The world is demanding more of students as workplaces become more complex, and institutions of higher education must rise to the challenge by working collaboratively to enact bold changes, said Alma Clayton-Pederson, who gave the keynote address Tuesday at the 17th annual Diversity Summit at the University of Colorado Boulder.
Clayton-Pederson, senior scholar at the Association of American Colleges and Universities, kicked off the three-day event Tuesday morning in the Glenn Miller Ballroom at the University Memorial Center with a conversation about inequities in the education system and the steps needed to remedy the issues in order to maintain the nation’s high ideals and economic vitality.
“The challenges we face … are many,” she said, and that helps make a case for why diversity, equity and inclusion are important. “If in fact the work we had been doing for the last 60 years had truly been revolutionary, evolutionary and transformational, I don’t think we would have to continue in the same way that we’ve been doing for the last two decades.”
Bold changes are needed to help people be the best they can be, she said. A majority of employers report that graduates don’t have the skills for entry-level positions in this evolving, demanding environment. Part of the problem is that multiple school systems don’t agree on common core standards, which do not include “arts and music, the things that … allow us to get outside ourselves and think about the world. Without those things, we are promoting a pedagogy of poverty. If all people can do is technology, they’re missing the part of being able to interact with people and being able to think deeply beyond the technical.”
In higher education, said Clayton-Pederson, what is done to address equity, inclusion and diversity is focused on “fixing” the students. While support programs are fabulous, they often are targeted to specific groups, she said, but all students need some help some time. Support needs to be provided based on what the students need.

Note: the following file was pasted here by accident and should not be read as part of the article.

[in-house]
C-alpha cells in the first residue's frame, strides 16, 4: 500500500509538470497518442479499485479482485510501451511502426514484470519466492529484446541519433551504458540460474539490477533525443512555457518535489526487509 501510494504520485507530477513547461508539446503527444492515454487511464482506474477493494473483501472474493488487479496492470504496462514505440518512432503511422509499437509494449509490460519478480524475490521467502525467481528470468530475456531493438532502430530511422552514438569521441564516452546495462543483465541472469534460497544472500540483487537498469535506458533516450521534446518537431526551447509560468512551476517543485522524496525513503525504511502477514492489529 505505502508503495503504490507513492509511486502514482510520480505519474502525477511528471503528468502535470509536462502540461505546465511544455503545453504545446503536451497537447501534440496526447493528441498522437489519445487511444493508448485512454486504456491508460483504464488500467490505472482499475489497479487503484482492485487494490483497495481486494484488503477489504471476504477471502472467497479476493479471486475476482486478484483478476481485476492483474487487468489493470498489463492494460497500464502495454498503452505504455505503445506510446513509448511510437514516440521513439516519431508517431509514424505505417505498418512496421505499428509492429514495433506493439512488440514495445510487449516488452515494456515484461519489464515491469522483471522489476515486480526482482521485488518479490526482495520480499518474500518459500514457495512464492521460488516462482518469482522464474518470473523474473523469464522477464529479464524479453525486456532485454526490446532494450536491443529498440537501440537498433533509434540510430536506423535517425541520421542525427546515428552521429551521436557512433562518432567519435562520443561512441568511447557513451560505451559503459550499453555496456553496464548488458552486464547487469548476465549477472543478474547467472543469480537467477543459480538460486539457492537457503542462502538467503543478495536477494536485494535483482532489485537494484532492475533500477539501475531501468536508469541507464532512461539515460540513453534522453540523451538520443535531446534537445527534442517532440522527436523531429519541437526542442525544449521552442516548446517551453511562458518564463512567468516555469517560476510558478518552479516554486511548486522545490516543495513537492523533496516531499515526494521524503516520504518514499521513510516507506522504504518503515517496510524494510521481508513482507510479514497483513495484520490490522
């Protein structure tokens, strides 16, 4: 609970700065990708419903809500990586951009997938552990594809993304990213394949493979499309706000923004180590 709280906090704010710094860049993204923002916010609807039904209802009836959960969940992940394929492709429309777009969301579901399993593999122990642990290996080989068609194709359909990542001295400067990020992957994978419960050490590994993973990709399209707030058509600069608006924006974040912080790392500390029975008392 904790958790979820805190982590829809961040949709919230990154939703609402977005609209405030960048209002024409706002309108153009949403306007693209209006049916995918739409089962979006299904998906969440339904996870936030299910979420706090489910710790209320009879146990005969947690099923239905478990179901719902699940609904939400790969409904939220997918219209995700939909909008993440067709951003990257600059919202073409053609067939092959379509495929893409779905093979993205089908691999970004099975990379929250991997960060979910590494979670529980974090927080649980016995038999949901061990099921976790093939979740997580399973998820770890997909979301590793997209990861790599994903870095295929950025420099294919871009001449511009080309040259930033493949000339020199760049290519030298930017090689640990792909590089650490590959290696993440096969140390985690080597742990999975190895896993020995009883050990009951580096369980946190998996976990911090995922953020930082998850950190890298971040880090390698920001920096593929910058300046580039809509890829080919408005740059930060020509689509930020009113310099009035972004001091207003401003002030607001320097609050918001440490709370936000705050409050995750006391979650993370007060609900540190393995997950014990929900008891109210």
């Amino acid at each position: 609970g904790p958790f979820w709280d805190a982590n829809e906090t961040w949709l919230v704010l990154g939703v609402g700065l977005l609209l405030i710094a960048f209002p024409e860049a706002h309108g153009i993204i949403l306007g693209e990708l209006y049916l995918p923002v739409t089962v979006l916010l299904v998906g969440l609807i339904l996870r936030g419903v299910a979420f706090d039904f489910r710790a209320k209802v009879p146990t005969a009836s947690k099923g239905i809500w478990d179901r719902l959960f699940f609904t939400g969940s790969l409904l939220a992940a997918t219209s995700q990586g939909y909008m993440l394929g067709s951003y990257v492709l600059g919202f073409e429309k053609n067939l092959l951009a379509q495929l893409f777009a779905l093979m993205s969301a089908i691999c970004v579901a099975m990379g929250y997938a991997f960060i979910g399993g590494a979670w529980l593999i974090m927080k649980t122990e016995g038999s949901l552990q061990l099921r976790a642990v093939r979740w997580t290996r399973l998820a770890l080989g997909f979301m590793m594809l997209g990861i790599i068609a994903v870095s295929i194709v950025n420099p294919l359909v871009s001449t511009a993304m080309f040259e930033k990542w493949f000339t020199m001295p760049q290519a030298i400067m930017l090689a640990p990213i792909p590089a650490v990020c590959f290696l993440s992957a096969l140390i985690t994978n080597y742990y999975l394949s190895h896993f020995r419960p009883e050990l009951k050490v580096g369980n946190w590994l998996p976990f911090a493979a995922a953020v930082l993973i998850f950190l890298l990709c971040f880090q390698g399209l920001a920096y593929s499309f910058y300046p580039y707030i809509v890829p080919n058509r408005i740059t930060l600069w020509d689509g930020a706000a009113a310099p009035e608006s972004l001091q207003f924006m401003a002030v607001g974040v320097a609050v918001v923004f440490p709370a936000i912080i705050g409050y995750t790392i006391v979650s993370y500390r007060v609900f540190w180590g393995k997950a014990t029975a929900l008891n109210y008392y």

Albert Einstein, who said he was bored in school, was able to maintain his curiosity, she said, but the nation’s current education system “stamps (curiosity) out in middle school.” By the time students get to the university level, all they want is a professor to give them answers and tell them what to study so they can get a good grade in the course. “If we continue down this path, we will fail as a nation.”
In addition, she told the crowd of about 130, colleges and universities need to create an environment where everyone is thriving, including faculty and community, in order to tap the diversity and richness that is there. “Experiences make you who you are,” she said. “There’s concern, and rightly so, that when we start talking about diversity, that there’s a fear we’re talking about color-blind. It’s not about having someone who is different in your department, or recognizing that people with disabilities also are smart, it’s about intentionally engaging (diversity) for the richness it provides.”
Change also needs to move beyond the classroom. Success is not just about developing intellectual skills but also about developing personal and social responsibility, she said. This is important because “the role models that they have in our Congress are not the ones we want (students) to have. Where we can’t talk civilly about the challenges the nation faces because we’re too intent on getting re-elected,” she said to applause from some members of the audience.
True change begins with support and building an infrastructure for learning, Clayton-Pedersen said. Building knowledge capacity is essential, she said, as is using data to help explain the challenges the nation faces. “We have to use data to help explain the challenges that we face, and understand the experience of various groups to help them excel,” but often data sits on a shelf in the chancellor’s office or is not presented in a useful way.
While everyone in institutions and communities need to participate to bring about change, even though it may take more work in the beginning, having support also is essential. So is building an infrastructure for learning, she said. “If you don’t have an infrastructure that matches the beliefs and values you have, how do you expect it to move forward? How do you expect to take the next step? How do you expect the journey to be any different than the journey you’ve been on for the last 20 years?”
Smaller workshops throughout the day focused on different aspects of diversity, from building community to understanding where “isms” come from to understanding identity development.
In one session, titled “For Anyone Who Has Ever Been Embarrassed by Their Own Thoughts about Race and Ethnicity,” participants learned that messages often are generational and cultural, taken from bits of information that are connected together. Many times, however, false connections occur over and over and become an automatic association that often overrides facts.
The session, presented by Glenda Russell and Andrea Iglesias of Counseling and Psychological Services, also offered advice on how to break through those false connections and change thinking patterns.
“Taking the Next Step” summit was sponsored by the Office of Diversity, Equity and Community Engagement, the CU System Diversity Office, Chancellor’s Advisory Committees and the city of Boulder.